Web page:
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At the Intel Developer Forum (IDF) the world's largest maker of microprocessors provided an update on the progress of the  Intel Many Integrated Core (Intel MIC) architecture for high-performance computing segments. Intel plans to launch its first MIC product on Intel’s upcoming 22nm process technology and expects to have more than 100 developer sites for MIC by the end of 2011.

The add-on accelerators Intel MIC micro-architecture are expected to be used for highly parallel applications in high performance computing segments such as scientific exploration and research, weather modeling and other. But MIC - just like existing AMD FireStream or Nvidia Tesla solutions - will not replace processors like AMD Opteron or Intel Xeon, but will accelerate special  applications only. Even though at present developers use proprietary tools to take advantage of Tesla or FireStream pretty successfully, as the world's No. 1 supercomputer now uses Nvidia Tesla along with Intel Xeon chips, Intel insists that x86 compatibility with x86 will give it unique advantages.

"Think about Intel MIC as a co-processor. The advantage here is that you can use the same compilers, the same tools, the same [Intel] VTunes [performance profilers] that power around 90% of the Top 500. The next generation you run the compiler, it will optimize the workloads for the Intel cores, that are in the Xeon CPUs, and it will optimize on these new PCI Express cards that will have more than 50 cores and be on our 22nm process technology. So it will automatically balance that workload for the highest-parallel workloads on the planet," Kirk Skaugen, vice president of the Intel architecture group and general manager of Intel's data center group, during his keynote at the Intel Developer Forum (IDF).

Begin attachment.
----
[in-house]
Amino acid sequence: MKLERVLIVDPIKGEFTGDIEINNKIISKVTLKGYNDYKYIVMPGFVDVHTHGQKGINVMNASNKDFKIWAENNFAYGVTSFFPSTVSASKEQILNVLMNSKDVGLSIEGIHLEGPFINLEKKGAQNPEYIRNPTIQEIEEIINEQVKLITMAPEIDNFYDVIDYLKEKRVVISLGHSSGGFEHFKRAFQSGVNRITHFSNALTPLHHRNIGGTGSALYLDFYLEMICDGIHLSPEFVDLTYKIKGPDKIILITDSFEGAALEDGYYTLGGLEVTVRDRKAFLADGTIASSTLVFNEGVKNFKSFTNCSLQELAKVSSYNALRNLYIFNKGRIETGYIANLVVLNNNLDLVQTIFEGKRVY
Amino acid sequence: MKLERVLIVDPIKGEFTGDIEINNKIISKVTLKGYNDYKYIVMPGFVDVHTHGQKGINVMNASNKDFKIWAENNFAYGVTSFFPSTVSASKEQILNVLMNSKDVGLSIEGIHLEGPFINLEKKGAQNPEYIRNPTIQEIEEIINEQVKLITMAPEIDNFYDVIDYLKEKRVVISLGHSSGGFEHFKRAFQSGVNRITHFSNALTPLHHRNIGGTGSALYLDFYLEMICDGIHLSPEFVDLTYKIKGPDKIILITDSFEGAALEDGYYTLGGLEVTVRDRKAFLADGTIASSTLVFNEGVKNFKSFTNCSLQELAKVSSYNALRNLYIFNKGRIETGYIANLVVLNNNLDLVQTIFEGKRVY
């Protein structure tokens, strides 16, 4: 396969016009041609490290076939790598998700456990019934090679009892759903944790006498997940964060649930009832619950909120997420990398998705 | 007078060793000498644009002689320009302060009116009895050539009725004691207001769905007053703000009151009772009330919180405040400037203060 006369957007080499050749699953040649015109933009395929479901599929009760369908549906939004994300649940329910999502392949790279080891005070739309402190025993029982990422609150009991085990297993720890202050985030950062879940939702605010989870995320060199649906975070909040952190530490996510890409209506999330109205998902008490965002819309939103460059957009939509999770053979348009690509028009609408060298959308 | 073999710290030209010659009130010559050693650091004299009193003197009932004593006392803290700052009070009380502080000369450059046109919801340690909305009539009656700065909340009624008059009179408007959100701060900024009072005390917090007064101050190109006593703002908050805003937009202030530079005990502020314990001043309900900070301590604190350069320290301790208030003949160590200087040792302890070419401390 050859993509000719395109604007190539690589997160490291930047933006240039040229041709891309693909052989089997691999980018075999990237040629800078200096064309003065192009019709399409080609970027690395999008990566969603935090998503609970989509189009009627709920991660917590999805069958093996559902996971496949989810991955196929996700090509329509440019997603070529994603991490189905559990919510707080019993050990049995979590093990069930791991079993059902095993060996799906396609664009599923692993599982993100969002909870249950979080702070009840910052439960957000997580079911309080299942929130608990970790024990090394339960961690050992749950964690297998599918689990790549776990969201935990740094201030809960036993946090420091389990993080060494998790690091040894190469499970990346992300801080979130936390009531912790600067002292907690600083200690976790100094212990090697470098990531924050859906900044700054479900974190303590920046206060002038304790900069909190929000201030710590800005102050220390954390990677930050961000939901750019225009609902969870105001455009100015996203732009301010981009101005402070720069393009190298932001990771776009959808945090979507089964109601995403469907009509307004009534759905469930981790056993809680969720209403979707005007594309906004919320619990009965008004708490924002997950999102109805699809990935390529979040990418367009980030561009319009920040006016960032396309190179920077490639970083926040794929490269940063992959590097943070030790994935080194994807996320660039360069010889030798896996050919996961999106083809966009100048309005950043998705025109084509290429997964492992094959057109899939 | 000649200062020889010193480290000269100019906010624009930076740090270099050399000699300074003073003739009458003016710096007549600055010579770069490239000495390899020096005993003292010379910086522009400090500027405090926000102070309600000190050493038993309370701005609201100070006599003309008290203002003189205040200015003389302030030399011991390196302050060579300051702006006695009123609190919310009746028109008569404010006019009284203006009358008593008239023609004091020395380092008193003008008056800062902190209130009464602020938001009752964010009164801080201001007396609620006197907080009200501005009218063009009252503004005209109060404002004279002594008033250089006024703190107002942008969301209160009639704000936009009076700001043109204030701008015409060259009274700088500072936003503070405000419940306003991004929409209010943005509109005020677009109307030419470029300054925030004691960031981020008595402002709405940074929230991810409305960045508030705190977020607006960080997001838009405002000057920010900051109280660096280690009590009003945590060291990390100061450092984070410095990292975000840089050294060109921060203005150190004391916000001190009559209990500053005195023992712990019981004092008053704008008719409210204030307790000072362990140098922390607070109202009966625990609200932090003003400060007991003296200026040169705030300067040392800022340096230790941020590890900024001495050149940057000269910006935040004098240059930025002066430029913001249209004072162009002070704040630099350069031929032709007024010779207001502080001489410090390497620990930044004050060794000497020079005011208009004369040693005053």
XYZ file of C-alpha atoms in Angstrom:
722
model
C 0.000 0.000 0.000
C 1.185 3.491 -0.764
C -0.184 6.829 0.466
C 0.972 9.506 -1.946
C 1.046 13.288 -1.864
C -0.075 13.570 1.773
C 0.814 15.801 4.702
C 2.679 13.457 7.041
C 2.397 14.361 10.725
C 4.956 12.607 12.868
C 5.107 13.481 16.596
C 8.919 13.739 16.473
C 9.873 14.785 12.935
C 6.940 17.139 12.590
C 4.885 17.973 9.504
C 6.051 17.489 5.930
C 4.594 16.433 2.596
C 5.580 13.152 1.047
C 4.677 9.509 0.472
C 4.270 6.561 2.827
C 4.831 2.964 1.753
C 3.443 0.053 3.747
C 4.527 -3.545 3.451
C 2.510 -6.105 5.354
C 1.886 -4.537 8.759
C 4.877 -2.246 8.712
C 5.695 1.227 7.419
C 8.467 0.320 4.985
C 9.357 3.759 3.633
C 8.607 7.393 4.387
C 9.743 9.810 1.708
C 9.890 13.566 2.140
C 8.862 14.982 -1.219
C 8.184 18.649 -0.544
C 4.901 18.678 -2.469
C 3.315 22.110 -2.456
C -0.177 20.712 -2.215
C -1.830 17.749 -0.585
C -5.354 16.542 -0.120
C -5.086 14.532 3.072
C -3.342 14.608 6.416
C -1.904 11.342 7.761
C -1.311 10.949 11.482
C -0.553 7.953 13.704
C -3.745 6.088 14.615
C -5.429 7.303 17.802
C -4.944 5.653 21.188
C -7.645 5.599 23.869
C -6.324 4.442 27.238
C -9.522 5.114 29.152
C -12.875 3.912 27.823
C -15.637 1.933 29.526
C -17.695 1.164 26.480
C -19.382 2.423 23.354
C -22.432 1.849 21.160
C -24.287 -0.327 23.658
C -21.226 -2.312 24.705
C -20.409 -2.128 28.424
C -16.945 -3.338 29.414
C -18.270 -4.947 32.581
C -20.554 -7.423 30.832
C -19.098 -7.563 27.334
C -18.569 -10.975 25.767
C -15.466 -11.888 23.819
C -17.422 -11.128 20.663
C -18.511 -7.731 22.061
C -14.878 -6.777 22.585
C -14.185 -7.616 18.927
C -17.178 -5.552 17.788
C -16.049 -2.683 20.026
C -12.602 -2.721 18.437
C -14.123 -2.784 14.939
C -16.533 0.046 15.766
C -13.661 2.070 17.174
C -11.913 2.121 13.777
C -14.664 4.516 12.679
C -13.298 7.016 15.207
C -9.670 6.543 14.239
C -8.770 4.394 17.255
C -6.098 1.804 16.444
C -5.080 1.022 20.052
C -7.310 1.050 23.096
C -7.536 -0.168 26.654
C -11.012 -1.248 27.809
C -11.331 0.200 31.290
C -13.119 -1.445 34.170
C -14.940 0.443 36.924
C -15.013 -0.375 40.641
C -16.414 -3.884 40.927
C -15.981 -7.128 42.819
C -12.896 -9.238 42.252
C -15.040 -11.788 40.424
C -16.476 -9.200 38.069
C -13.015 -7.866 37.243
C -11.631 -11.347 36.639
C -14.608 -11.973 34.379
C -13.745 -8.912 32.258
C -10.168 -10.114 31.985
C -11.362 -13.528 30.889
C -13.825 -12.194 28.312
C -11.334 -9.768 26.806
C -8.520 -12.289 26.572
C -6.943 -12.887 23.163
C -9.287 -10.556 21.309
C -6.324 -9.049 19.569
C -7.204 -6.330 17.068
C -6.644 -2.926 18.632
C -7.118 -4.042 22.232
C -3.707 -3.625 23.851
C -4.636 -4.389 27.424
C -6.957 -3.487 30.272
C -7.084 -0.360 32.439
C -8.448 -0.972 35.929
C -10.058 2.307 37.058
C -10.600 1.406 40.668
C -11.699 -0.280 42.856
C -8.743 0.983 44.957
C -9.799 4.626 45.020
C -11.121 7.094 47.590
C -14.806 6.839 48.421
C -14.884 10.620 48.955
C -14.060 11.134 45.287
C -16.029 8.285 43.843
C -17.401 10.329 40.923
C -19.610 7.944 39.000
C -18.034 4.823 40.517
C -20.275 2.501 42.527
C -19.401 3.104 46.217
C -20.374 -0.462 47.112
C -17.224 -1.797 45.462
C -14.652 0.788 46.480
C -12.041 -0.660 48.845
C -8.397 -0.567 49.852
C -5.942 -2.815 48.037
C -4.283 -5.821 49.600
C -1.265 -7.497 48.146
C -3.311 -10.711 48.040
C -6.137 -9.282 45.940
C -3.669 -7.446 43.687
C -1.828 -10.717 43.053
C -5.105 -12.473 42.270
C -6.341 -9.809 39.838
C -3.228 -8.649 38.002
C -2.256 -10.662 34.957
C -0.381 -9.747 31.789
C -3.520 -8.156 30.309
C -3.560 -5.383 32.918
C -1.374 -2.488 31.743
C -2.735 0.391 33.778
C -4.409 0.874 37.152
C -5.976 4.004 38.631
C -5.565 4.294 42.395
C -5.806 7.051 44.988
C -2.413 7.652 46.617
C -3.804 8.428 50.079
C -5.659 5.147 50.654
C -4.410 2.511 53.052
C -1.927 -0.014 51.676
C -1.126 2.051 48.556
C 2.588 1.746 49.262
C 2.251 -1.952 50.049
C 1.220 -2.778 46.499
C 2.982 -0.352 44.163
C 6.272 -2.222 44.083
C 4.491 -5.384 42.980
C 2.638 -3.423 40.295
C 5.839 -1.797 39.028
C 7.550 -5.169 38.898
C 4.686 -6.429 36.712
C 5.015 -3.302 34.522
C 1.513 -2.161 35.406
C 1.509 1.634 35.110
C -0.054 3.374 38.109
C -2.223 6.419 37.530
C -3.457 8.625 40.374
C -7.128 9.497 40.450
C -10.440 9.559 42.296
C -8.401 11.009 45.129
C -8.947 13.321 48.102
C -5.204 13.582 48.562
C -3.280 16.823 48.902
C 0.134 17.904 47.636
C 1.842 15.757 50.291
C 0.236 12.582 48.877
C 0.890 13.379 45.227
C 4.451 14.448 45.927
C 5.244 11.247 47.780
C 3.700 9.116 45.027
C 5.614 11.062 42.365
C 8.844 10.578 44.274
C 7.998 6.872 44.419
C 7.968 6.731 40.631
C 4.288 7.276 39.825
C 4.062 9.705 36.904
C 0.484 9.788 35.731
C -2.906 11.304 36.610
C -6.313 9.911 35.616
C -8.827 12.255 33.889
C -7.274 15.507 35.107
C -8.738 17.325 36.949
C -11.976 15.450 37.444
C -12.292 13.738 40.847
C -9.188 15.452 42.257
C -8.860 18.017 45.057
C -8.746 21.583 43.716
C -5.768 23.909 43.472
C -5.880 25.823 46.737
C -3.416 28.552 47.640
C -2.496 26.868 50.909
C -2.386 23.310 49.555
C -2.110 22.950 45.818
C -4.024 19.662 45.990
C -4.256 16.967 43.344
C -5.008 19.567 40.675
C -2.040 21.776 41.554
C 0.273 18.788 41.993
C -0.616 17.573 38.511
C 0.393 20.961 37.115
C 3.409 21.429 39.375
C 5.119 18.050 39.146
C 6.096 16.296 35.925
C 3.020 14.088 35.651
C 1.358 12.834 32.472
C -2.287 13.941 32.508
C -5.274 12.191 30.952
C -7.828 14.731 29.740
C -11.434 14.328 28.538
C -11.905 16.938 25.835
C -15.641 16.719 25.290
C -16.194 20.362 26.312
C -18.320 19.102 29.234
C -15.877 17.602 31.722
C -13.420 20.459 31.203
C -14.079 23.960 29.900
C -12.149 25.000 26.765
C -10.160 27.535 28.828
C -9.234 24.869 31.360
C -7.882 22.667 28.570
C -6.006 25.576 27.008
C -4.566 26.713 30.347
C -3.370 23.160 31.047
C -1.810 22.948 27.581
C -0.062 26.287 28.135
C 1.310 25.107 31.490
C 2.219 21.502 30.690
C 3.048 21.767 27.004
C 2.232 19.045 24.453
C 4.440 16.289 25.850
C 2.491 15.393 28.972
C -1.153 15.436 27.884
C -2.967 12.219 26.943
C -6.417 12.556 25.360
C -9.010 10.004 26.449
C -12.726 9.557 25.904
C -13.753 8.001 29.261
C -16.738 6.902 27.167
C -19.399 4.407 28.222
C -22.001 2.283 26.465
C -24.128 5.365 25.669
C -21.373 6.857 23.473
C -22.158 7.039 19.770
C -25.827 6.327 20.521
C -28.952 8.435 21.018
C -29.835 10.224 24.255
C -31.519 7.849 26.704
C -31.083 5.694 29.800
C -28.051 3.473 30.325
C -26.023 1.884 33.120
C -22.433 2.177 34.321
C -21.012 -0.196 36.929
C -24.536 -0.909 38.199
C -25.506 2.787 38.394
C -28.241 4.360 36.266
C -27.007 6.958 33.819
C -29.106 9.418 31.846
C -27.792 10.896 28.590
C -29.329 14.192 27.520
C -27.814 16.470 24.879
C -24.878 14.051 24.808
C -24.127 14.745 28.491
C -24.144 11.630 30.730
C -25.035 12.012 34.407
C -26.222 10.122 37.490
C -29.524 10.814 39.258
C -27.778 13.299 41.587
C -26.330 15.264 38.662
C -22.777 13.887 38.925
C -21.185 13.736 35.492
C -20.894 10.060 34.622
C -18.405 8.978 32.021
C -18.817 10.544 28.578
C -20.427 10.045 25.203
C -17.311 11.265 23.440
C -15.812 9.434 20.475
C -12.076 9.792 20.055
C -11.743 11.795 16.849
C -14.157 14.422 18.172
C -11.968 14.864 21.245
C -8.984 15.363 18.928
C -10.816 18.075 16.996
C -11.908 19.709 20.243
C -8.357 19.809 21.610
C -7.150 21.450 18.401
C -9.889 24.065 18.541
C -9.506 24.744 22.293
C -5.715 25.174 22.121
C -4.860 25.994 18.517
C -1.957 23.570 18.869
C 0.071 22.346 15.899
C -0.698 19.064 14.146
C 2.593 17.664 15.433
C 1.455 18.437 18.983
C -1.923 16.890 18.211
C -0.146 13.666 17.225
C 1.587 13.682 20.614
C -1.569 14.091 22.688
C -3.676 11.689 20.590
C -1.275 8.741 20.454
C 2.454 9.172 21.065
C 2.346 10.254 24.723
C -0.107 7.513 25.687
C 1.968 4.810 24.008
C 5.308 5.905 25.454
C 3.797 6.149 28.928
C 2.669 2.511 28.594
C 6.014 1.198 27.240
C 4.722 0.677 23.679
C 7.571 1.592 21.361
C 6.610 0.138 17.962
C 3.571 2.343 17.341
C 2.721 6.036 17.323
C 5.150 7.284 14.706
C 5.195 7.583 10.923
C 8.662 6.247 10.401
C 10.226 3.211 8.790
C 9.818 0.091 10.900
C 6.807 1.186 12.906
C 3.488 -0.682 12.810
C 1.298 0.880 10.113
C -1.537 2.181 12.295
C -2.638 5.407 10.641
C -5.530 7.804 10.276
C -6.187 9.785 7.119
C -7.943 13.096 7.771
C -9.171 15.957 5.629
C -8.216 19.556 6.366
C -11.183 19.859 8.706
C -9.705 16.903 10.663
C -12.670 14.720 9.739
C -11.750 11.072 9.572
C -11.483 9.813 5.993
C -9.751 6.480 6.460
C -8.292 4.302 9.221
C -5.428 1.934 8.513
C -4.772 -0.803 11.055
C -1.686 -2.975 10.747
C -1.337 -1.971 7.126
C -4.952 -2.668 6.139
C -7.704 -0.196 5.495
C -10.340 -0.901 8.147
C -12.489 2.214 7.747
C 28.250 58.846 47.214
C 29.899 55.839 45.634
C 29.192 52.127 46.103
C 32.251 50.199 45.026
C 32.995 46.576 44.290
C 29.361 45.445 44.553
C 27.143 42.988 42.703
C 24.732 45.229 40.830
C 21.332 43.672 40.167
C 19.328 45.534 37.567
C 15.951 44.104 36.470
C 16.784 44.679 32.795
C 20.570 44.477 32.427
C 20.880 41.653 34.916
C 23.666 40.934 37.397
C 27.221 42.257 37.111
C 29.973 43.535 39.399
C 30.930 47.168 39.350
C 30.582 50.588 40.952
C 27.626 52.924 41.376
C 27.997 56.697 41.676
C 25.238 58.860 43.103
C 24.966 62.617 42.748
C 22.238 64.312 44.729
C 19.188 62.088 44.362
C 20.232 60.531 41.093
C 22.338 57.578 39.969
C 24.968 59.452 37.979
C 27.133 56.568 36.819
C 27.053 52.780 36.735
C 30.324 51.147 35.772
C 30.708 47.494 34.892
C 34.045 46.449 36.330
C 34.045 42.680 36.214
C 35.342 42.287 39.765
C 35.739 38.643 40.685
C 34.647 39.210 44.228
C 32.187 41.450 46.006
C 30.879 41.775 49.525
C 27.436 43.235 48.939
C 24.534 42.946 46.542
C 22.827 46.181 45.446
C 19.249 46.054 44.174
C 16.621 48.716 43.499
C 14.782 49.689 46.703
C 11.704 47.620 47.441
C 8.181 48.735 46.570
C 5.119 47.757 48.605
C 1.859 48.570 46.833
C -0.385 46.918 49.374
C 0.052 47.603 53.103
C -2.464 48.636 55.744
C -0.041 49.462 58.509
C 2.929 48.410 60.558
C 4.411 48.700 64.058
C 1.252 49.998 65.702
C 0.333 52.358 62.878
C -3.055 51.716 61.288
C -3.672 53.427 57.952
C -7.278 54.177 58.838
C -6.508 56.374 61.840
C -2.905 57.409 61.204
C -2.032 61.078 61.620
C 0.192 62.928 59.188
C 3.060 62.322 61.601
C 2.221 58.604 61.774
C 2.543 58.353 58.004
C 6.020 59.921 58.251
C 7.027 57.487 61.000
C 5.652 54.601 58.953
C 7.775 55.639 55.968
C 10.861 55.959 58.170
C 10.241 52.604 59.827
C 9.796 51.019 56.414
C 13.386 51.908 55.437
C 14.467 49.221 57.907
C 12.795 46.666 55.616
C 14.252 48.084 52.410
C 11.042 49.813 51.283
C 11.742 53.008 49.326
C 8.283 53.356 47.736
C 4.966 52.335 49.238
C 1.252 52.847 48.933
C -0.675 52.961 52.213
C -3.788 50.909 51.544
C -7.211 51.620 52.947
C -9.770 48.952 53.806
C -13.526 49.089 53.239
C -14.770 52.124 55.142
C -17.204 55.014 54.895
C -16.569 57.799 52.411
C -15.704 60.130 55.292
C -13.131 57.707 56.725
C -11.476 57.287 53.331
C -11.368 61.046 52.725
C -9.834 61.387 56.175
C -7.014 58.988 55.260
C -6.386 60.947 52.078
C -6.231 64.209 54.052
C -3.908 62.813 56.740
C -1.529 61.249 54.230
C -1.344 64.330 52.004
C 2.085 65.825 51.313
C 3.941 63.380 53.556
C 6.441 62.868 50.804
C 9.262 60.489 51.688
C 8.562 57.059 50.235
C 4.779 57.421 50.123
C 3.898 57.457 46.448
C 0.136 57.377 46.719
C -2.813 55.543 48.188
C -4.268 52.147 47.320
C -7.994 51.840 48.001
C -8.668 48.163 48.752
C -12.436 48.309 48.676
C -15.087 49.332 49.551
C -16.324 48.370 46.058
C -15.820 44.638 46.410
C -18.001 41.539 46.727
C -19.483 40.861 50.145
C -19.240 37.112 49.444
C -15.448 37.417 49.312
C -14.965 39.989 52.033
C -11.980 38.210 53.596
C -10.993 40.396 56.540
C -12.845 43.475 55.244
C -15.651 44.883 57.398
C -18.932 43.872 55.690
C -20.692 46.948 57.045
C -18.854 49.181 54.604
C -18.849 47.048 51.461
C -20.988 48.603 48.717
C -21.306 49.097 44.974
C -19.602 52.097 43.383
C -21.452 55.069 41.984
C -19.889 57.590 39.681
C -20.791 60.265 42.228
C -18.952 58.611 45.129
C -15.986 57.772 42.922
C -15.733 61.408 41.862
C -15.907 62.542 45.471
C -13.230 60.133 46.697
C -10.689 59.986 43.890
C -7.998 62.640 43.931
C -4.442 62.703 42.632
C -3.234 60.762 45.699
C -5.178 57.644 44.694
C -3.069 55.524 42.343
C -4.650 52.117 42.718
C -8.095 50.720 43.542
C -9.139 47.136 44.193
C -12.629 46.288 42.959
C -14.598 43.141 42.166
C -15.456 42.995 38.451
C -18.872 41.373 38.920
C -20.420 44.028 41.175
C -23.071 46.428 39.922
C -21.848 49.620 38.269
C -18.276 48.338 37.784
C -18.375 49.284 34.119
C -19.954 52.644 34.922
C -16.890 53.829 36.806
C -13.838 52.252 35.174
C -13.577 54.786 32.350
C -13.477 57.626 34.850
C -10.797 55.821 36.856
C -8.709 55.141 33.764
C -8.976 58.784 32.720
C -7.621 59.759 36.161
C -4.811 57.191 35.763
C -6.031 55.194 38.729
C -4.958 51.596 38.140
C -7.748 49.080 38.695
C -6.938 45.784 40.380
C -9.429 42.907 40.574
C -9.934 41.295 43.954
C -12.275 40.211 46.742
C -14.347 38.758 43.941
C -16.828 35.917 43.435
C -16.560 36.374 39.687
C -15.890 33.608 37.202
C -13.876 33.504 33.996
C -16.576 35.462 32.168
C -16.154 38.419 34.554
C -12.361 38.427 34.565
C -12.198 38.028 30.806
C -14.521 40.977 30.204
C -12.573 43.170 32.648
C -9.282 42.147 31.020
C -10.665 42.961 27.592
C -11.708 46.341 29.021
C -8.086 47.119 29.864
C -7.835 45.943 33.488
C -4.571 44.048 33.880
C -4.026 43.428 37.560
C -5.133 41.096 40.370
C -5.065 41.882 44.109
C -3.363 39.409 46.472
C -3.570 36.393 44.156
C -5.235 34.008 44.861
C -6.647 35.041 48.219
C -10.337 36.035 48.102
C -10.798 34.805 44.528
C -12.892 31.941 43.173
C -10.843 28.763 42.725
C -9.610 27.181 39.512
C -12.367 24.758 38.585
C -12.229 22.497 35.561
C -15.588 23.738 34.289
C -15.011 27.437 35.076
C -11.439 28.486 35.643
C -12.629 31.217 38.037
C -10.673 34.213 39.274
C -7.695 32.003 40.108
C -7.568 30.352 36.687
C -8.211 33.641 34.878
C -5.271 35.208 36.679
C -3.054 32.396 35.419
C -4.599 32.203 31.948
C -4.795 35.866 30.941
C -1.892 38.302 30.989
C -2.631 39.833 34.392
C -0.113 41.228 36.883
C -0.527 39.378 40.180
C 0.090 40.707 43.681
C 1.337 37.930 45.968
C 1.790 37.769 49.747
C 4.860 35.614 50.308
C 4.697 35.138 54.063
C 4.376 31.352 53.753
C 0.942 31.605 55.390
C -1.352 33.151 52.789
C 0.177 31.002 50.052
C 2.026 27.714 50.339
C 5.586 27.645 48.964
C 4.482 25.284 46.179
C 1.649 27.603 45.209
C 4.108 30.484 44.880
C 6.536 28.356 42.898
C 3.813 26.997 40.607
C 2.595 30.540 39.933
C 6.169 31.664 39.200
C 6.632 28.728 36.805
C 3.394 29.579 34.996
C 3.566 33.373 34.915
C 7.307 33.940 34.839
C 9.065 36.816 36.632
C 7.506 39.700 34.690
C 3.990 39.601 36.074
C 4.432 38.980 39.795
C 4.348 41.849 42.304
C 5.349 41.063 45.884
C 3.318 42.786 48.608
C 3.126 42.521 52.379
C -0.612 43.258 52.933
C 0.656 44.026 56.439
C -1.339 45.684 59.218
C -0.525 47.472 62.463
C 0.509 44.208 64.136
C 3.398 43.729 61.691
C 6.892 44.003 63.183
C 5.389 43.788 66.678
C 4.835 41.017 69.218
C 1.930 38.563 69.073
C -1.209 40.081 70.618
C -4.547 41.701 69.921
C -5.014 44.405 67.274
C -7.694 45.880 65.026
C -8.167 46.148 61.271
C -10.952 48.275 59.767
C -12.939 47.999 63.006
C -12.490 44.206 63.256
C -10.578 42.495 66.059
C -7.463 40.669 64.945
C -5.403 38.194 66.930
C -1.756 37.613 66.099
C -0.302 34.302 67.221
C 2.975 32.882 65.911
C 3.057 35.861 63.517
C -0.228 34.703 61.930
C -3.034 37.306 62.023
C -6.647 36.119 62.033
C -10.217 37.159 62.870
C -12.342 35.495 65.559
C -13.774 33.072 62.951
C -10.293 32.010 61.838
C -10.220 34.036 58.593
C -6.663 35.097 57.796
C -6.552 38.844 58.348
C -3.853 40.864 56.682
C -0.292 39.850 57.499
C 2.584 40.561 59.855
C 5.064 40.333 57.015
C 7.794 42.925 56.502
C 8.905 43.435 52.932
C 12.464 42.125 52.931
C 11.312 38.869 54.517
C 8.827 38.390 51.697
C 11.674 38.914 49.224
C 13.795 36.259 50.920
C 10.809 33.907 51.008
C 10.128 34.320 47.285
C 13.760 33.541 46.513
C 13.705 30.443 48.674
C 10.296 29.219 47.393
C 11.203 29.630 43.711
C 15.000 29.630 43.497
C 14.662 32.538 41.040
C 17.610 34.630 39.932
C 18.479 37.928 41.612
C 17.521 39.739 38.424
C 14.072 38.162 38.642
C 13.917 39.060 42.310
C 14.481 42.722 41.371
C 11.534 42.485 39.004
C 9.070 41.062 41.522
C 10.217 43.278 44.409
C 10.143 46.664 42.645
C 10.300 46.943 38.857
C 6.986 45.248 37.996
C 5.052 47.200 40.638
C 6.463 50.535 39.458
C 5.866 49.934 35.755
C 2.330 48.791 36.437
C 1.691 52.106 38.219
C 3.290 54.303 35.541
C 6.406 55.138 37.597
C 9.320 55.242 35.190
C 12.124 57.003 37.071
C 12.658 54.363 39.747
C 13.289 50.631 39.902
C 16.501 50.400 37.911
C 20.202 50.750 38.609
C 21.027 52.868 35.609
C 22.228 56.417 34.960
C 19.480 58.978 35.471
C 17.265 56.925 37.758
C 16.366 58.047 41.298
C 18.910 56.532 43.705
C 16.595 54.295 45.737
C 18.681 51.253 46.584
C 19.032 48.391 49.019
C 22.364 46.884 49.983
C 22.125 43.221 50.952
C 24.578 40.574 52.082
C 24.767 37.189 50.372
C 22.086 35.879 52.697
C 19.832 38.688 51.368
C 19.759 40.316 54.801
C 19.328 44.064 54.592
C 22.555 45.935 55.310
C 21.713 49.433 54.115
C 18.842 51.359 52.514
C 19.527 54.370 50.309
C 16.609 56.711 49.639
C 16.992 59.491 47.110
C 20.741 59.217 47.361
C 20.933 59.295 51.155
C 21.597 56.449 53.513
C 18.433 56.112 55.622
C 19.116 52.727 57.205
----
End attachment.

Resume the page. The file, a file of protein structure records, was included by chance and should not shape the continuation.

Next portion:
So far Intel has supplied code-named Knights Ferry MIC test platform to select developers and plans to expand the number of developers, who can have the hardware, to one hundred by the end of 2011. While the number seems to be large, it is negligible compared to access to Nvidia's CUDA highly-parallel software development platform, which is available for everyone. Back in 2010 the company indicated that 600 thousand CUDA toolkits had been downloaded.

"We are going to be expanding for you as software developers this to over 100 end-users by the end of the year, so you can begin experiencing the incredible performance here. We had a male clinic take products and codes used to run in several minutes and get them down to 10 - 20 seconds. We had CERN, one of the largest particle accelerators, take code that had traditionally been run on Xeon and within  4-5 hours [of optimization work] it was running three times faster that they had ever seen on any architecture on the planet. This is a very revolutionary architecture, it is incremental to what we are doing with Xeon and Itanium," said Mr. Skaugen.

According to Intel, development is on track to deliver the "leading" software programming model for highly parallel workloads.

Tags: Intel, MIC, Knights Ferry, Knights Corner, Tesla, FireStream, CUDA, Larrabee

Discussion